The Upper Elk river is characterized by several large lakes, the largest being Vermette, Rennie and Damant. The first day out saw us paddling to the northern end of Rennie, stopping where the lake branches to the west and the east. Traversing the inlets and bays of the large lakes meant that we had to check and re-check our position on the topo maps. I was glad that I had pre-loaded the waypoints into my GPS before setting out, when we were in doubt a simple check was all we needed to stay on course.
Rapids Between the lakes
For the next two days we paddled east through Rennie Lake, picking up the Elk river at the narrows between Rennie Lake and Damant Lake. It was at this point that we encountered our first set of rapids; a set of class I and a few swifts. I learned here that my travel companions had little prior experience with white water. Skills that are needed to run rapids safely include being able to, execute special strokes (draw, pry, ferries etc.), "read" the water and wave action to predict the presence of rocks and execute canoe rescues in fast water. My new canoe mates did not have practice with these skills, or any training through courses. I made a note in my journey that, we would need to be careful through the rest of the fast water that we might encounter. Fortunately, the rapids we had just completed were not technical and we were able to make a successful run with the loaded canoes.
Damant Lake proved to be more confusing than Rennie, given the abundance of bays and inlets. It took us two days to traverse this large lake and we were quite fortunate not to have encountered much by way of head wind. The weather was warm, mainly clear and only moderately windy. It was very fortunate, indeed, that the wind through Damant was at our back, not only were we pushed along with a 2.5 km/hr boost, but the wind kept the black flies at bay.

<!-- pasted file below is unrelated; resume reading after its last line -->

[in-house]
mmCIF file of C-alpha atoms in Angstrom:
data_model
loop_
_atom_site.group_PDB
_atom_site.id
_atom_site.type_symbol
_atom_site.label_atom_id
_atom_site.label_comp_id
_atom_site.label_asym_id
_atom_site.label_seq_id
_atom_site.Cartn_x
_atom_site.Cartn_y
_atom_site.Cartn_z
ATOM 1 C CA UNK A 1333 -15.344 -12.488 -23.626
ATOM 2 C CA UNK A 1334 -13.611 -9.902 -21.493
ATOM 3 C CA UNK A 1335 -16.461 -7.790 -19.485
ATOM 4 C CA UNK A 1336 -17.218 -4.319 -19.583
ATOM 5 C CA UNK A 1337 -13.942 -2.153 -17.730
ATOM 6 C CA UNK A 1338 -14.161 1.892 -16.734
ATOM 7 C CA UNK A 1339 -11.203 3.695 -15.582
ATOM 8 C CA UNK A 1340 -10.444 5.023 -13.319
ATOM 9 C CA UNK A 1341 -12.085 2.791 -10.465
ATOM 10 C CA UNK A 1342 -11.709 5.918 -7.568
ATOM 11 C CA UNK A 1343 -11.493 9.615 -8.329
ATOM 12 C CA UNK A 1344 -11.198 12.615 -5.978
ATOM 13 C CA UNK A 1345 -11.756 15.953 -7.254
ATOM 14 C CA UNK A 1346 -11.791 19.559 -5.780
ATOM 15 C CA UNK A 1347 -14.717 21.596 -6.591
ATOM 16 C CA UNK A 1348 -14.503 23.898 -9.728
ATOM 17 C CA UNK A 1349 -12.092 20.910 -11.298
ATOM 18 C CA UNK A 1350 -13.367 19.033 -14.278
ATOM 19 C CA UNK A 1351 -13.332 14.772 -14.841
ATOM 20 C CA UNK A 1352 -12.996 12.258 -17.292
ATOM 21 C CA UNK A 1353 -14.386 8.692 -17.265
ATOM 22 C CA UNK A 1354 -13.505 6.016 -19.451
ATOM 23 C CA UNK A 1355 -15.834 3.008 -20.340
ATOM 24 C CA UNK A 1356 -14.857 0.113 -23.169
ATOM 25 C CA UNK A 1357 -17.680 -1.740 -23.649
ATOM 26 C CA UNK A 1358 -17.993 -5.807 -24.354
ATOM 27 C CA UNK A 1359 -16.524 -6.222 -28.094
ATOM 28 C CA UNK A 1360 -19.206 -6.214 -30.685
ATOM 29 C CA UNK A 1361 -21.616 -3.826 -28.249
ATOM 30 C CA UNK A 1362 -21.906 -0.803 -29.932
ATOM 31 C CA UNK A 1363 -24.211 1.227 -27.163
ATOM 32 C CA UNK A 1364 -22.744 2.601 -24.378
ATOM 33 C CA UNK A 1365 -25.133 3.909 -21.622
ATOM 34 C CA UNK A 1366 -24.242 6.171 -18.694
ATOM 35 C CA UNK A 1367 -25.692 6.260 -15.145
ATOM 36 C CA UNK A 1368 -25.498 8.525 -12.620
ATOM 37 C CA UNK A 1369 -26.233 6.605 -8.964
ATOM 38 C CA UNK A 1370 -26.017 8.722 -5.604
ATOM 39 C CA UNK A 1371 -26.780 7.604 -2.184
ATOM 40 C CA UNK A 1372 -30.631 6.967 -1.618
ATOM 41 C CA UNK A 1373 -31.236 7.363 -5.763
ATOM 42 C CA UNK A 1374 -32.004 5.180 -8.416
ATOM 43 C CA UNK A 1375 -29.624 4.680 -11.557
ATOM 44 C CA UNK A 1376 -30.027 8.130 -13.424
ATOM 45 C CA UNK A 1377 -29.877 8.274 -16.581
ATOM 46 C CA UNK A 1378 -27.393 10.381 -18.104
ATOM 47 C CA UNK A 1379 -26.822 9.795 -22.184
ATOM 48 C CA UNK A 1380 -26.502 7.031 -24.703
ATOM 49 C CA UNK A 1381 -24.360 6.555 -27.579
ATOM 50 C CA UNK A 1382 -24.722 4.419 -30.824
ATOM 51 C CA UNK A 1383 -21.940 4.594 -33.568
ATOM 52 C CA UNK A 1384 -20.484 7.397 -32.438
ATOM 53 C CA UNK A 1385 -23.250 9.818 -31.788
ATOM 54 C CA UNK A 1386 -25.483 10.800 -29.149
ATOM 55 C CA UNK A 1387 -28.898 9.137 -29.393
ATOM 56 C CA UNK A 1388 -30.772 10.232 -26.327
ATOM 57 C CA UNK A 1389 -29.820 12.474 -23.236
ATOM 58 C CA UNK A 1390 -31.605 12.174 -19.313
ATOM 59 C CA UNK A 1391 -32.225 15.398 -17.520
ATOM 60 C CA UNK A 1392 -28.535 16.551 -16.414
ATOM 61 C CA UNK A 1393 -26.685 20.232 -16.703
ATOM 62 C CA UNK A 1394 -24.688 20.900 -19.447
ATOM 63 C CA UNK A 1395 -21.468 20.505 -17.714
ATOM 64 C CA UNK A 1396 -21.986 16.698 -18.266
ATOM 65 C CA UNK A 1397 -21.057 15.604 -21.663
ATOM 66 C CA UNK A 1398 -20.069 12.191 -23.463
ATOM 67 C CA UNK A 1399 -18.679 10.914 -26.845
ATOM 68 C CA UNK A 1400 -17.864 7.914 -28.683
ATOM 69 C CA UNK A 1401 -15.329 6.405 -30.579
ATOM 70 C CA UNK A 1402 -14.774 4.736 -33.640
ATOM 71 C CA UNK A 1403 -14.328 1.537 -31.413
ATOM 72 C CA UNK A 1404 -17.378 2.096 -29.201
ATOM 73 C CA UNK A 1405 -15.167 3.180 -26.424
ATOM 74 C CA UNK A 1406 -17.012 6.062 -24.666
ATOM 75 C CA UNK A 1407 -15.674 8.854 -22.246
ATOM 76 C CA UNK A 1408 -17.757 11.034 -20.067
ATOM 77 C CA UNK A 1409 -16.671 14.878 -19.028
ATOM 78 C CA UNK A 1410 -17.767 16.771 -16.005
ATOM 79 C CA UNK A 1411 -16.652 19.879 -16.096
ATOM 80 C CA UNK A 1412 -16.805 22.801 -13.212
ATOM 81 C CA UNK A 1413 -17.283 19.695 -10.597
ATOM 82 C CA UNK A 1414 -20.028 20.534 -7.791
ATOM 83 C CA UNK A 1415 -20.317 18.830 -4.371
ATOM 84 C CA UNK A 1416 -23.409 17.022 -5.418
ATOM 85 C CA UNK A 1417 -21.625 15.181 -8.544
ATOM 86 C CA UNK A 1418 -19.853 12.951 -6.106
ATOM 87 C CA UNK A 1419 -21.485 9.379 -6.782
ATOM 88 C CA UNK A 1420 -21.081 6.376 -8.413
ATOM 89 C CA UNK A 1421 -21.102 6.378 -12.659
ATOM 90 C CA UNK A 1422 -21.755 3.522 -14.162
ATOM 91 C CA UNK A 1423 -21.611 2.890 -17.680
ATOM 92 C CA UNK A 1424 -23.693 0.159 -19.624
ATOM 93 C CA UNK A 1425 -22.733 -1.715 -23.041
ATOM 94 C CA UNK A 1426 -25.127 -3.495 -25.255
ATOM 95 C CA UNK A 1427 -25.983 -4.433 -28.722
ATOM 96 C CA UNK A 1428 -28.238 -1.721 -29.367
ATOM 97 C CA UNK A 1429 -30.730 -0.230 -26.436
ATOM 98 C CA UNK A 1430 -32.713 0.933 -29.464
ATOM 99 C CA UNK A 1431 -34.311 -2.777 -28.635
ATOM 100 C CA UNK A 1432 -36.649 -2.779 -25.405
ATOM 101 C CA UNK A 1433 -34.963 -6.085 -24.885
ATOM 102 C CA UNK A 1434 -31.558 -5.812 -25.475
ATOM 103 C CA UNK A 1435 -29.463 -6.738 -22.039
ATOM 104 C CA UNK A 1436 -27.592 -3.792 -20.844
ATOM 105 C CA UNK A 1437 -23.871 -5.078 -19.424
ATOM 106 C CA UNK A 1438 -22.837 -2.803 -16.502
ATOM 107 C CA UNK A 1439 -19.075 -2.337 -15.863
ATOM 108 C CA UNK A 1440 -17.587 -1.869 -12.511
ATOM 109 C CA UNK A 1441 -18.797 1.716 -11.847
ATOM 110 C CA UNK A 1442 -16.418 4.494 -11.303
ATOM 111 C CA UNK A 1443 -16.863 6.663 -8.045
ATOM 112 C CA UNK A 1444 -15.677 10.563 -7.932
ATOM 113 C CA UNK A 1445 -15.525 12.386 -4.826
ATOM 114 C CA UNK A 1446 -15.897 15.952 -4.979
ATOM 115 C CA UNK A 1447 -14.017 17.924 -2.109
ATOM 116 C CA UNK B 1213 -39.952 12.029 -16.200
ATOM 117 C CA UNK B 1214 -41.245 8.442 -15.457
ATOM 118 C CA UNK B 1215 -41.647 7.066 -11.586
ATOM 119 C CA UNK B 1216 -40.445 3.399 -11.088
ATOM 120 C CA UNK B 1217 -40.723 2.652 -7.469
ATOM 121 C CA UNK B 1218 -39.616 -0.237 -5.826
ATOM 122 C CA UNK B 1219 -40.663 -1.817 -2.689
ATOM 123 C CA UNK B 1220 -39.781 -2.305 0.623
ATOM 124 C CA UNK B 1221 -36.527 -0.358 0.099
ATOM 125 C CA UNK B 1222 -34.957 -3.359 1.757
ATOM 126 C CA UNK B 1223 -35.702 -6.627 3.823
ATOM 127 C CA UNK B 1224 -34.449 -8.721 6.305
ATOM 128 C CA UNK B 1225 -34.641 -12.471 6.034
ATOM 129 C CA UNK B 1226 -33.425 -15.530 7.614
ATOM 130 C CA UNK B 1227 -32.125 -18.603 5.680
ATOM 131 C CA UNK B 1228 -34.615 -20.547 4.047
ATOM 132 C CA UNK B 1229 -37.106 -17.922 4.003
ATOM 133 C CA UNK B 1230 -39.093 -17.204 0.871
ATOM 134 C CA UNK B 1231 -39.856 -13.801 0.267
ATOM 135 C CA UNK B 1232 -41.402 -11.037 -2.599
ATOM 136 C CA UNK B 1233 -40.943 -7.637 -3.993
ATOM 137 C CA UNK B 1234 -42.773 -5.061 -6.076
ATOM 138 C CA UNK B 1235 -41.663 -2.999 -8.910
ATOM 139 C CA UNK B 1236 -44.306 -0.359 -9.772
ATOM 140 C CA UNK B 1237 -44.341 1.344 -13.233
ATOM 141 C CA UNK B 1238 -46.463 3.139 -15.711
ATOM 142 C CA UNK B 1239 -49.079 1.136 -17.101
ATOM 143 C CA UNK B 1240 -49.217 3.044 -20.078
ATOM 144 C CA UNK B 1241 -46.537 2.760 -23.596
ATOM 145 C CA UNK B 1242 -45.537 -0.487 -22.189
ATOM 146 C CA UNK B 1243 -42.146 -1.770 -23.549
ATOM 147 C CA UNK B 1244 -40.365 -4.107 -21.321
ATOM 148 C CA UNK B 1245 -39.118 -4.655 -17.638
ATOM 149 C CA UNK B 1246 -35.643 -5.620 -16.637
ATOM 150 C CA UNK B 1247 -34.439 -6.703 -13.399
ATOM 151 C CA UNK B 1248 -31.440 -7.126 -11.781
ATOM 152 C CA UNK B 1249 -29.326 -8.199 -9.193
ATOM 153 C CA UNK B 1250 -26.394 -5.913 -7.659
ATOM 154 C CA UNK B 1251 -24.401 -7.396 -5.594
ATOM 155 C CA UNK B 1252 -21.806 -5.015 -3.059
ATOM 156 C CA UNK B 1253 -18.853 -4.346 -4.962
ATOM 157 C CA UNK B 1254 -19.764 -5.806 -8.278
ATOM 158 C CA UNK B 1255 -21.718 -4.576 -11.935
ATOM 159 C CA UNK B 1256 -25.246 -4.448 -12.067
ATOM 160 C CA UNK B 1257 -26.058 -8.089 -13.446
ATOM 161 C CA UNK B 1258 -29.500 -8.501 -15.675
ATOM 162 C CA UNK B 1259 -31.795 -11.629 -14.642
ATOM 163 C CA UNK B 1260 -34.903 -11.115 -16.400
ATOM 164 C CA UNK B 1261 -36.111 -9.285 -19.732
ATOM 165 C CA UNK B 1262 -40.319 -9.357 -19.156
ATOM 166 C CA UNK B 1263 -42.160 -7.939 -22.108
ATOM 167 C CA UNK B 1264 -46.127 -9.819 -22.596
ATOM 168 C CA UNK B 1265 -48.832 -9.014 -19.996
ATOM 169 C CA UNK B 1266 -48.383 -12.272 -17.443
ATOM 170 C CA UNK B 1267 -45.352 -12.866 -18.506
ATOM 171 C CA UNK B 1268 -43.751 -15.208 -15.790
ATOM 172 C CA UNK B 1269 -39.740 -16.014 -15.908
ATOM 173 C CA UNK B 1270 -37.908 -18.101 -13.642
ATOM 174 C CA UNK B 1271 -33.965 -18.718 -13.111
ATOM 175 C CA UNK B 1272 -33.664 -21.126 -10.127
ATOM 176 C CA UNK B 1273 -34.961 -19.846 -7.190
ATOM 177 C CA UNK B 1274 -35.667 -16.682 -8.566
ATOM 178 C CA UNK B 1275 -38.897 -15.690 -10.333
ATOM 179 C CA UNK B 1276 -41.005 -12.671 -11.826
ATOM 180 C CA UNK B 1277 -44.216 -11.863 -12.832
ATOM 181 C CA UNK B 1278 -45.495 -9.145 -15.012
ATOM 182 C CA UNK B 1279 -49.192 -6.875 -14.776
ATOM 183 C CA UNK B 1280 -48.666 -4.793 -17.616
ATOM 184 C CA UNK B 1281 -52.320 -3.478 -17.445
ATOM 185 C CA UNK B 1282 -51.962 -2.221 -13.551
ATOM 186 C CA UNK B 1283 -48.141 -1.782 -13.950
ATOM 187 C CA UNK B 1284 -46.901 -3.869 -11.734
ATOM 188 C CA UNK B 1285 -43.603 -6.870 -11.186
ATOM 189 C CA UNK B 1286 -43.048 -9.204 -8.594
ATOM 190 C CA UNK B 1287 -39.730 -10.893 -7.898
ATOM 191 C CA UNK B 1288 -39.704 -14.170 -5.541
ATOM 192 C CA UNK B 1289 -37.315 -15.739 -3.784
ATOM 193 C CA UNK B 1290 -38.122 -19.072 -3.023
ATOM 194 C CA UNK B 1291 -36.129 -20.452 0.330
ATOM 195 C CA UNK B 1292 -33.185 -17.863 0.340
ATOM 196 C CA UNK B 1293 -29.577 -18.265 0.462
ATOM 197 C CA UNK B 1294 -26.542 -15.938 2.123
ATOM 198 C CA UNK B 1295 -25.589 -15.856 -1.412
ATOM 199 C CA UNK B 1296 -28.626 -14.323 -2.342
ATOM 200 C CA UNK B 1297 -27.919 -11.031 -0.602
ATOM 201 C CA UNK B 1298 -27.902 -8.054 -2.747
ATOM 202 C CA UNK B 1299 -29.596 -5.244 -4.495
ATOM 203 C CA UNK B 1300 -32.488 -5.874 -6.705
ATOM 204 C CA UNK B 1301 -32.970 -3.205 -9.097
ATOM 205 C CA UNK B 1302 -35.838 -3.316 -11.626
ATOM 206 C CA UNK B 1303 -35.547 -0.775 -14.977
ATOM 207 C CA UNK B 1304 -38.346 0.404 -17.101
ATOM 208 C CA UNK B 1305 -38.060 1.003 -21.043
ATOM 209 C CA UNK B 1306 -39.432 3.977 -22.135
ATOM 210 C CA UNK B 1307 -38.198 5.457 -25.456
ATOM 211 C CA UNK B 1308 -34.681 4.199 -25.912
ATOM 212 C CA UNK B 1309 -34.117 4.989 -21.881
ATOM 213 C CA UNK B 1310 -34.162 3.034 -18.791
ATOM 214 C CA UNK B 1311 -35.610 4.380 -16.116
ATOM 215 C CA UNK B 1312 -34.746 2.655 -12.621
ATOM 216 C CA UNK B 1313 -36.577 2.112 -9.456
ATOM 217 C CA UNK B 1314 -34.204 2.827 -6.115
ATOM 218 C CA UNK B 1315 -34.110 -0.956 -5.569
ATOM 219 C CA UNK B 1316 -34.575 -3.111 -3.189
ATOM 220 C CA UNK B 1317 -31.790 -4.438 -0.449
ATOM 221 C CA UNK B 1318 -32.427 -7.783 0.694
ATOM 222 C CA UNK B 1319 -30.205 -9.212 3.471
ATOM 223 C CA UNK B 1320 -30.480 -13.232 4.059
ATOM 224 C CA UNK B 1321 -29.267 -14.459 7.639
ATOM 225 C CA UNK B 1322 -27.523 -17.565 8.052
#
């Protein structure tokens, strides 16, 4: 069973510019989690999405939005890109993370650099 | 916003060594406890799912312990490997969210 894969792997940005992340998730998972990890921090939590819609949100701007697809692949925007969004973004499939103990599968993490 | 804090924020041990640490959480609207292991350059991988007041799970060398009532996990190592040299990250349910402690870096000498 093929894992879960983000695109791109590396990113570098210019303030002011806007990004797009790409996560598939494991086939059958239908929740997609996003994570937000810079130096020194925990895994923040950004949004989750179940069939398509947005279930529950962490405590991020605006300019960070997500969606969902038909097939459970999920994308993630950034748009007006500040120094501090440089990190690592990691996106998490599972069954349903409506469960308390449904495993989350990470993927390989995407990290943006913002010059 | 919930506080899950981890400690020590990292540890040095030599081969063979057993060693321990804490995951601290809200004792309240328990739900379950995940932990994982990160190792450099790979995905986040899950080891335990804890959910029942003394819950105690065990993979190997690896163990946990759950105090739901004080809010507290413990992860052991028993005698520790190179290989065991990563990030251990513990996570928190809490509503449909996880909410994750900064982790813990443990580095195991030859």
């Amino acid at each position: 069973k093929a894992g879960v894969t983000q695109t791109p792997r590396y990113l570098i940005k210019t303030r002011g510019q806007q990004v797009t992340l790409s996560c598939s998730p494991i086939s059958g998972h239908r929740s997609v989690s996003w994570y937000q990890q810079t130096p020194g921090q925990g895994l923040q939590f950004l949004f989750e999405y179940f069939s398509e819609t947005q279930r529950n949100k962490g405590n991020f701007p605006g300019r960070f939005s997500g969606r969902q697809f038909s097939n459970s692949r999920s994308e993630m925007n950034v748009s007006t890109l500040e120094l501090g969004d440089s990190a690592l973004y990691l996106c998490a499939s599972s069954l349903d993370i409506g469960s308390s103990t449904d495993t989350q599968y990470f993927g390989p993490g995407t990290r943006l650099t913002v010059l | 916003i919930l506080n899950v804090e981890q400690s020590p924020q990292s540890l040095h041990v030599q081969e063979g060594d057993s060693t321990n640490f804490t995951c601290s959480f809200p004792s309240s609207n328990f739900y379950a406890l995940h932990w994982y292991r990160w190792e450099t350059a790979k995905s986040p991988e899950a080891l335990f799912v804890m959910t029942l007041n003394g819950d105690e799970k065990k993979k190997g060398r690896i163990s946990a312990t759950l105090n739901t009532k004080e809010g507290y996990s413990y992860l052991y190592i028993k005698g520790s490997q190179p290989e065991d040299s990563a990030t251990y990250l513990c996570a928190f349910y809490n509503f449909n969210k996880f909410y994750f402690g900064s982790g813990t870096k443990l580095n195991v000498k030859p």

On both of the days on Damant Lake Nestor showed off his fishing prowess. By trolling the large lake on the first day he and Taras were able to catch a couple of nice sized lake trout for our dinners. Nestor and I caught arctic greyling on the second afternoon. These we caught in the rapids where the Elk river leaves Damant Lake's north shore.
One of the delights that I appreciated on the large lakes (and throughout the trip) was he abundance of bird life. Birds that we had identified in large numbers up to now included Harris Sparrows, Hooded Mergansers, Lapland Longspurs and Arctic and Common Terns and Thayers Gulls.
On our campsite at the north end of Damant we were treated throughout the evening and next morning to the alarm calls of a pair of nesting Whimbrels (a member of the curlew family).
Next: The Elk River white water. (click to continue)